Why Vancouver Magazine is hiring a pot reviewer; a neuroscientist argues that medical professionals should use hypnosis more often; and an Indigenous activist says it's time for Gord Downie to step aside.
We hear why public funding of Catholic schools needs to stop; how public trust of the NEB can be restored through energy policy; and a Quebec-based writer describes how hard it is to change your name in that province, especially as a married woman.
On this week's episode of The 180: Historian and journalist Michael Petrou says Canada should rejoin NATO in Afghanistan; we hear why Celine Dion is cool in 2017, and a vegan tells us why eating chicken is much worse than eating pork or beef.
Reporter Ian McGugan says we won't fix any housing crises until we admit we're addicted; we hear from a former vegetarian who started eating meat when she moved to Yellowknife; and why we should make it easier for homeless people to vote.
A body image advocate says we should take caloric content on menus with a grain of salt; how care homes can serve the needs of an increasingly diverse aging population; and an urban planner/developer weighs in on how cities were designed with men in mind.
On this week's episode of The 180: a woman who has watched several loved ones go through palliative care says opioids aren't evil; a writer researches pizza and discovers it's a sandwich; and we learn the regional names for the May long weekend.
A researcher says electronic medical records are leading to doctor burnout and even higher suicide rates; an author argues for children's lit to include the reality of kids who live in condos; and B.C.'s election result through quantum physics theory.
Amidst the panic over the Netflix series 13 Reasons Why, we talk about fiction versus reality; we explore why no one talks about how common suicide is among middle-aged men; and a math instructor says B.C. should ignore strategic voting campaigns.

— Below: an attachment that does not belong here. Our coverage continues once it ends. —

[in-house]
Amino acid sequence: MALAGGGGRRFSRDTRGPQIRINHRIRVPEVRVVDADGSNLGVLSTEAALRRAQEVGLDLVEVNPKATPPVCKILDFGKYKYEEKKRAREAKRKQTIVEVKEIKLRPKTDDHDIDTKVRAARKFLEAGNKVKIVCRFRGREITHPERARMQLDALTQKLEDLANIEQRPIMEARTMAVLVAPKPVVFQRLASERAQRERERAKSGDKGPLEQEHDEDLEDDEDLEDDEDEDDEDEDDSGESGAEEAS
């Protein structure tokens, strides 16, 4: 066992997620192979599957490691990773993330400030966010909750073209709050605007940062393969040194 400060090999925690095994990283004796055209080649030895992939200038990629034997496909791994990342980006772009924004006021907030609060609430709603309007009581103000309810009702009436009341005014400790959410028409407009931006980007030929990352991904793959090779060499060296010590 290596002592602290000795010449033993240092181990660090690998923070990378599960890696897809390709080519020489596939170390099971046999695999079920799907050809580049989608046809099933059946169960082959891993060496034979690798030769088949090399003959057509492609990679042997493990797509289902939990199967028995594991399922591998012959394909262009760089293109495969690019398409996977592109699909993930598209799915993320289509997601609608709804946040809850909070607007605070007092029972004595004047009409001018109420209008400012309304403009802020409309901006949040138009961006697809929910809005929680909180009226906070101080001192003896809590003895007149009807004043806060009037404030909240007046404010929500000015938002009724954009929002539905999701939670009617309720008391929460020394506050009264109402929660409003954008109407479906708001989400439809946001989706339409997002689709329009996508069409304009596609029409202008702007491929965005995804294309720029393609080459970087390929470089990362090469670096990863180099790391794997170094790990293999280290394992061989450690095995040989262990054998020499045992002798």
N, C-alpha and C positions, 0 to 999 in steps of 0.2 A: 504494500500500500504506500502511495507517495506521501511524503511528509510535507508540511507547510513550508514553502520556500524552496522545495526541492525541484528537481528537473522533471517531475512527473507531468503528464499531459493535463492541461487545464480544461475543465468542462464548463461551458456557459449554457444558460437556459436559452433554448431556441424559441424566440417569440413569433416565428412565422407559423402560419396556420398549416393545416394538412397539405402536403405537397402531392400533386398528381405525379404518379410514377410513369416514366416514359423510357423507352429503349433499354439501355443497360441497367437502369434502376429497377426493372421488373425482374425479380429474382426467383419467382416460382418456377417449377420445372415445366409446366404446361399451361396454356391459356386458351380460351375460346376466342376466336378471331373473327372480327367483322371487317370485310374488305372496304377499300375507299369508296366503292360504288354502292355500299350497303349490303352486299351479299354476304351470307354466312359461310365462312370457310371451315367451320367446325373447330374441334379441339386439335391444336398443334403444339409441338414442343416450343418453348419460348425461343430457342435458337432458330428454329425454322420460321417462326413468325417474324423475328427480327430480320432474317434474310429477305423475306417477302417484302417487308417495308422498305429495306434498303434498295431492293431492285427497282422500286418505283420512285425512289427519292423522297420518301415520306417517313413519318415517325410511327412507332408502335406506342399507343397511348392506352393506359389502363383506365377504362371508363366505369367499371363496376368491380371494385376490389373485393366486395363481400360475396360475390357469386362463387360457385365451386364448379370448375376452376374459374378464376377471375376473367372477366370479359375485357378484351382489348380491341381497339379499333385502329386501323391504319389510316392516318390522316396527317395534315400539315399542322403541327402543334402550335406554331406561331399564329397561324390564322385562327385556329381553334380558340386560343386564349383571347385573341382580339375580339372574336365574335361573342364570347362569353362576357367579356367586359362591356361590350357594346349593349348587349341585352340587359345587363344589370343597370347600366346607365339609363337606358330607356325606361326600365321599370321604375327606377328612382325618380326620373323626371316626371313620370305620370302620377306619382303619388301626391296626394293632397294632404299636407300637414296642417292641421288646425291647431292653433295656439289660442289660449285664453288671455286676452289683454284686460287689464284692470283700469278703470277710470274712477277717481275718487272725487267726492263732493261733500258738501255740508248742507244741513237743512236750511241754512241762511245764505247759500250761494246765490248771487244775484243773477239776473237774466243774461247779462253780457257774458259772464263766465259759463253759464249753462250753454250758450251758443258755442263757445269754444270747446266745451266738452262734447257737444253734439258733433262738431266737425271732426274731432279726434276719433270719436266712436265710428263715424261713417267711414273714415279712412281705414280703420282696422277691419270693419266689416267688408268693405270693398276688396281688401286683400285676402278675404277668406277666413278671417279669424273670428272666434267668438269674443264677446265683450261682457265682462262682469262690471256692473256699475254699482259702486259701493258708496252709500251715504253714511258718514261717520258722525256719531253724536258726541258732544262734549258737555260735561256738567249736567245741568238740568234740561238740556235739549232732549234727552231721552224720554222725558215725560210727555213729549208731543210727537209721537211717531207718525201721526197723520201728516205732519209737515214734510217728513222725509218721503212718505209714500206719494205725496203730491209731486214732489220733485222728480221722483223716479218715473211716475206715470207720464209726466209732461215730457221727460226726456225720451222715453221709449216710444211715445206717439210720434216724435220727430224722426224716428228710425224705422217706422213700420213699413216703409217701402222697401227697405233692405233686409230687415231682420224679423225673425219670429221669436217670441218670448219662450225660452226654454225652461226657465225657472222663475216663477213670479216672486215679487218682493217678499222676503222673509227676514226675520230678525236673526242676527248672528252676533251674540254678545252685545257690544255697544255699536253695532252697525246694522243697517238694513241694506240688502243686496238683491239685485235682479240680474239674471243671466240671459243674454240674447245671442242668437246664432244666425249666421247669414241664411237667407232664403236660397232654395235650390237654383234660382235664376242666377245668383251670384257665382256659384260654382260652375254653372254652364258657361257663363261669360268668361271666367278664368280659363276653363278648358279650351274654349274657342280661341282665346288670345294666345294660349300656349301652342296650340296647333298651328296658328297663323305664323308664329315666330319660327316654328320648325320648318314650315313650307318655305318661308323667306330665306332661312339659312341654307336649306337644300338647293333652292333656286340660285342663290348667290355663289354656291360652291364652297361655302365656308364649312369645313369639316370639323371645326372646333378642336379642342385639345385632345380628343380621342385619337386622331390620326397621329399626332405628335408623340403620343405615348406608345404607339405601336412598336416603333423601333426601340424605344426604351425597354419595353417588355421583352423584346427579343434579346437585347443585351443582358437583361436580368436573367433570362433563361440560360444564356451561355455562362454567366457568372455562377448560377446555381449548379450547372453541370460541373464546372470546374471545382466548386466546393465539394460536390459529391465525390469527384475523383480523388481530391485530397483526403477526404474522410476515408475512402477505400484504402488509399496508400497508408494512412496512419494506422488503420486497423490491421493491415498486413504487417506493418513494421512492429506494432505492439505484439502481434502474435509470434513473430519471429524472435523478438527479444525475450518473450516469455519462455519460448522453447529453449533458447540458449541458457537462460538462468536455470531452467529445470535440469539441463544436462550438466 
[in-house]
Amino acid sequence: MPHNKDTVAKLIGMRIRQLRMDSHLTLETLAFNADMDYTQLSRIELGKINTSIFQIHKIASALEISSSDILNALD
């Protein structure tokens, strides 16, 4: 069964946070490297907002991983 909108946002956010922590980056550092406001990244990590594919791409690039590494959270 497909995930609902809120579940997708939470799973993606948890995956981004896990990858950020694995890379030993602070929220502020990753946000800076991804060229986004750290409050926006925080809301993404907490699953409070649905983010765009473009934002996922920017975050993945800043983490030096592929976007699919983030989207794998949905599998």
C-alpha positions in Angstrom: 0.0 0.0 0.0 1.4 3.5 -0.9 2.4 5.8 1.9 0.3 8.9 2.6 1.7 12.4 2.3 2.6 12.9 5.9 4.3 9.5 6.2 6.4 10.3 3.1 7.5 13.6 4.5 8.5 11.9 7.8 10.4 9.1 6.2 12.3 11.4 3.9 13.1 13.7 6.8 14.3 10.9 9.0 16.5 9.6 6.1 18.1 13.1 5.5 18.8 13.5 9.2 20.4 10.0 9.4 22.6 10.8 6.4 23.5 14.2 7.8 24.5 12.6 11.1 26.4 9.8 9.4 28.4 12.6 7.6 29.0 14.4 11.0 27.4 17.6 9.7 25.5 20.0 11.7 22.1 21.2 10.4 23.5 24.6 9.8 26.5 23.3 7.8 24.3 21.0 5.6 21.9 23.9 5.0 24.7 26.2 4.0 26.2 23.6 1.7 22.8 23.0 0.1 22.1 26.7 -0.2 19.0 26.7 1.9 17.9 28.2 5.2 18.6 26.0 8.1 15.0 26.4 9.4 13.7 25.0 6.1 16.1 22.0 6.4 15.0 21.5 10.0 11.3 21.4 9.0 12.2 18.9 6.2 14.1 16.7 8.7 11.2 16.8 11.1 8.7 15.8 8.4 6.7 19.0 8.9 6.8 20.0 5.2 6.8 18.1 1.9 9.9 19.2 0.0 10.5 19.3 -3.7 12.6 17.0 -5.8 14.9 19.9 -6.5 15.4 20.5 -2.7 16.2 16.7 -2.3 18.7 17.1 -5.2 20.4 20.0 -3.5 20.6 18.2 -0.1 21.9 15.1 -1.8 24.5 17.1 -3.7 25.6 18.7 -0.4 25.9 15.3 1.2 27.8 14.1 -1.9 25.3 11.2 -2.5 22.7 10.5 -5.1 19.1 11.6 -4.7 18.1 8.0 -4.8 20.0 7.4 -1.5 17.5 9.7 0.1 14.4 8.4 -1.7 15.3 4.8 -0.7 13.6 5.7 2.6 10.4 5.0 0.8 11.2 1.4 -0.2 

We hear why the Oilers are more representative of Canada than the Senators; the Prime Minister marked National Carers Day this month but a professor says that's not enough; and how Waterloo is harvesting the power of dog poop.
A cyclist says stay off the Trans Canada Trail; a journalist says you should quit faking happiness at work; and an ethicist says the issue of free speech on campus is not as bad as some politicians would like you to believe.
The case against drinking the innovation Kool-Aid, a nurse argues that it's time to legalize heroin, and an argument that real estate developers are failing to meet demand for less expensive housing in cites across North America
Tougher sentences for fentanyl trafficking sparks debate in B.C. - 180 producer Manusha Janakiram dives in to find out why; Ray Acheson makes the case to revive the nuclear disarmament movement and a plea for the NHL to get its historical facts straight
A call for governments to put more money into young people than the old; a lawyer explains why we shouldn't confuse bad judges with bad decisions; and we try to determine which Canadian city is the most American, in case you're boycotting U.S. travel.
Sociologist Amanda Watson argues to reach true gender equality, we need to think big - like rebuilding cities big; columnist Paula Simons says not all murderers are created equal; and an expert in innovation urges cities to stop emulating Silicon Valley.
An Ontario mother explains why she named her son Jayne, and issues a challenge to those who would criticize her; a political scientist points out the downsides of debates; and an astronomer argues that Pluto is not a planet.
A lawyer argues that sometimes, civility must yield to issues that are far more important; an archaeologist rewrites B.C.'s historic road signs; and a clinical psychologist explains what most Canadians don't get about pedophiles.
Contrary to warnings of a looming robo-pocalypse, Peter Frase says automation is a chance to free ourselves from the shackles of labour. Irvin Studin says the Trump presidency is the opportunity for Canada to show the world it can think for itself. And we